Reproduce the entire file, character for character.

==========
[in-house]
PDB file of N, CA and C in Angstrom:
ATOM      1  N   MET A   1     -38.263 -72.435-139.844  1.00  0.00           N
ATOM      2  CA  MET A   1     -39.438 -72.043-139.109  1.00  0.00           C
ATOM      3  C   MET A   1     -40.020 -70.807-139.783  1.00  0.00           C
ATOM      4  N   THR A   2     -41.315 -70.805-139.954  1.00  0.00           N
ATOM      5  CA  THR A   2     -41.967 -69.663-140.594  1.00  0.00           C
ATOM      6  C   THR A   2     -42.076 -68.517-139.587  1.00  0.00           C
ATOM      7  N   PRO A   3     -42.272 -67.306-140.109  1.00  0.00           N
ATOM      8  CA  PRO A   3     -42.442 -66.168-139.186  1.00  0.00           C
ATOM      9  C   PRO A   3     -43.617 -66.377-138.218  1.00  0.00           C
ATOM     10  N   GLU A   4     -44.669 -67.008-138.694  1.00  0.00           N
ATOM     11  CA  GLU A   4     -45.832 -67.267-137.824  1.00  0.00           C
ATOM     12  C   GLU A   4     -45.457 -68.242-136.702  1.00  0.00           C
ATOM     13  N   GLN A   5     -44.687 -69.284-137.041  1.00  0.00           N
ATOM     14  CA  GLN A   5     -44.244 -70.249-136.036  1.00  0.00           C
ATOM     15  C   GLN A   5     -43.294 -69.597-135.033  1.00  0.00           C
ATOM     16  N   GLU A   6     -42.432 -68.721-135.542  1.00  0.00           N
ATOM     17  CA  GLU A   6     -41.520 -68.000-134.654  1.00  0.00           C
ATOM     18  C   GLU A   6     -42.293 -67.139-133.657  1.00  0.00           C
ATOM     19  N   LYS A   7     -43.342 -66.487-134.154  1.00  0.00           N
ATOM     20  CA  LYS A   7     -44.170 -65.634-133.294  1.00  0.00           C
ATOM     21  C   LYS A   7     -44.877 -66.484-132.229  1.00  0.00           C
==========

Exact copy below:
[in-house]
PDB file of N, CA and C in Angstrom:
ATOM      1  N   MET A   1     -38.263 -72.435-139.844  1.00  0.00           N
ATOM      2  CA  MET A   1     -39.438 -72.043-139.109  1.00  0.00           C
ATOM      3  C   MET A   1     -40.020 -70.807-139.783  1.00  0.00           C
ATOM      4  N   THR A   2     -41.315 -70.805-139.954  1.00  0.00           N
ATOM      5  CA  THR A   2     -41.967 -69.663-140.594  1.00  0.00           C
ATOM      6  C   THR A   2     -42.076 -68.517-139.587  1.00  0.00           C
ATOM      7  N   PRO A   3     -42.272 -67.306-140.109  1.00  0.00           N
ATOM      8  CA  PRO A   3     -42.442 -66.168-139.186  1.00  0.00           C
ATOM      9  C   PRO A   3     -43.617 -66.377-138.218  1.00  0.00           C
ATOM     10  N   GLU A   4     -44.669 -67.008-138.694  1.00  0.00           N
ATOM     11  CA  GLU A   4     -45.832 -67.267-137.824  1.00  0.00           C
ATOM     12  C   GLU A   4     -45.457 -68.242-136.702  1.00  0.00           C
ATOM     13  N   GLN A   5     -44.687 -69.284-137.041  1.00  0.00           N
ATOM     14  CA  GLN A   5     -44.244 -70.249-136.036  1.00  0.00           C
ATOM     15  C   GLN A   5     -43.294 -69.597-135.033  1.00  0.00           C
ATOM     16  N   GLU A   6     -42.432 -68.721-135.542  1.00  0.00           N
ATOM     17  CA  GLU A   6     -41.520 -68.000-134.654  1.00  0.00           C
ATOM     18  C   GLU A   6     -42.293 -67.139-133.657  1.00  0.00           C
ATOM     19  N   LYS A   7     -43.342 -66.487-134.154  1.00  0.00           N
ATOM     20  CA  LYS A   7     -44.170 -65.634-133.294  1.00  0.00           C
ATOM     21  C   LYS A   7     -44.877 -66.484-132.229  1.00  0.00           C